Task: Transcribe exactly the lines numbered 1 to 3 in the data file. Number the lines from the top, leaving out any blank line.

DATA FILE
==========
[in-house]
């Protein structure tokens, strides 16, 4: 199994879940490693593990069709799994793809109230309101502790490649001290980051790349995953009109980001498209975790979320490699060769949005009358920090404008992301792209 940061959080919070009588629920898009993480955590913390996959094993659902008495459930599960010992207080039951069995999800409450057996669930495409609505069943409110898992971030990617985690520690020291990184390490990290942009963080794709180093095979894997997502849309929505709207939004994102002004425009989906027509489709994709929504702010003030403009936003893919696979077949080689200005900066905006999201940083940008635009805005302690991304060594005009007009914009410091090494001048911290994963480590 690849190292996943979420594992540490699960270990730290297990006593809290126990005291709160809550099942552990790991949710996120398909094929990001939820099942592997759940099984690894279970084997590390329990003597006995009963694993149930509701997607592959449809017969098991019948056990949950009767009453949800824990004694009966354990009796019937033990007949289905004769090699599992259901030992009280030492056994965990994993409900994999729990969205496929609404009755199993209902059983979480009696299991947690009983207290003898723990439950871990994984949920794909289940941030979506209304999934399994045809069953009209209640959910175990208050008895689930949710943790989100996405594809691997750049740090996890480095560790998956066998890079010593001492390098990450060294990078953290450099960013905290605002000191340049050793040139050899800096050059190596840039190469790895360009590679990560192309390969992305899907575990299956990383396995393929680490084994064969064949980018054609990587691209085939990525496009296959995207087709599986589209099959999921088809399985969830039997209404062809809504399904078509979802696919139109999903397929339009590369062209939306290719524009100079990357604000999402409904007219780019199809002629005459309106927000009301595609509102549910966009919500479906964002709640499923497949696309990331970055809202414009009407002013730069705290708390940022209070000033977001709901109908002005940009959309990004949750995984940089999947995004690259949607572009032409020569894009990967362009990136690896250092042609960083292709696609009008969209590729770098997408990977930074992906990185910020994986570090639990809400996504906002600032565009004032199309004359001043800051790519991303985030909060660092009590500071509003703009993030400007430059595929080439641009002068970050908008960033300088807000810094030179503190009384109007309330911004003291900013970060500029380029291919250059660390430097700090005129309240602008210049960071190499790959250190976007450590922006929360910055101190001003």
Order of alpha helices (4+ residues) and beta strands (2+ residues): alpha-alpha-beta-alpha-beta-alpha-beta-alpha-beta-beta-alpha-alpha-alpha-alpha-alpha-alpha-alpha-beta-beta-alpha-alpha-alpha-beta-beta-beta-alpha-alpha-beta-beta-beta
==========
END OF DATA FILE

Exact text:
[in-house]
């Protein structure tokens, strides 16, 4: 199994879940490693593990069709799994793809109230309101502790490649001290980051790349995953009109980001498209975790979320490699060769949005009358920090404008992301792209 940061959080919070009588629920898009993480955590913390996959094993659902008495459930599960010992207080039951069995999800409450057996669930495409609505069943409110898992971030990617985690520690020291990184390490990290942009963080794709180093095979894997997502849309929505709207939004994102002004425009989906027509489709994709929504702010003030403009936003893919696979077949080689200005900066905006999201940083940008635009805005302690991304060594005009007009914009410091090494001048911290994963480590 690849190292996943979420594992540490699960270990730290297990006593809290126990005291709160809550099942552990790991949710996120398909094929990001939820099942592997759940099984690894279970084997590390329990003597006995009963694993149930509701997607592959449809017969098991019948056990949950009767009453949800824990004694009966354990009796019937033990007949289905004769090699599992259901030992009280030492056994965990994993409900994999729990969205496929609404009755199993209902059983979480009696299991947690009983207290003898723990439950871990994984949920794909289940941030979506209304999934399994045809069953009209209640959910175990208050008895689930949710943790989100996405594809691997750049740090996890480095560790998956066998890079010593001492390098990450060294990078953290450099960013905290605002000191340049050793040139050899800096050059190596840039190469790895360009590679990560192309390969992305899907575990299956990383396995393929680490084994064969064949980018054609990587691209085939990525496009296959995207087709599986589209099959999921088809399985969830039997209404062809809504399904078509979802696919139109999903397929339009590369062209939306290719524009100079990357604000999402409904007219780019199809002629005459309106927000009301595609509102549910966009919500479906964002709640499923497949696309990331970055809202414009009407002013730069705290708390940022209070000033977001709901109908002005940009959309990004949750995984940089999947995004690259949607572009032409020569894009990967362009990136690896250092042609960083292709696609009008969209590729770098997408990977930074992906990185910020994986570090639990809400996504906002600032565009004032199309004359001043800051790519991303985030909060660092009590500071509003703009993030400007430059595929080439641009002068970050908008960033300088807000810094030179503190009384109007309330911004003291900013970060500029380029291919250059660390430097700090005129309240602008210049960071190499790959250190976007450590922006929360910055101190001003």
Order of alpha helices (4+ residues) and beta strands (2+ residues): alpha-alpha-beta-alpha-beta-alpha-beta-alpha-beta-beta-alpha-alpha-alpha-alpha-alpha-alpha-alpha-beta-beta-alpha-alpha-alpha-beta-beta-beta-alpha-alpha-beta-beta-beta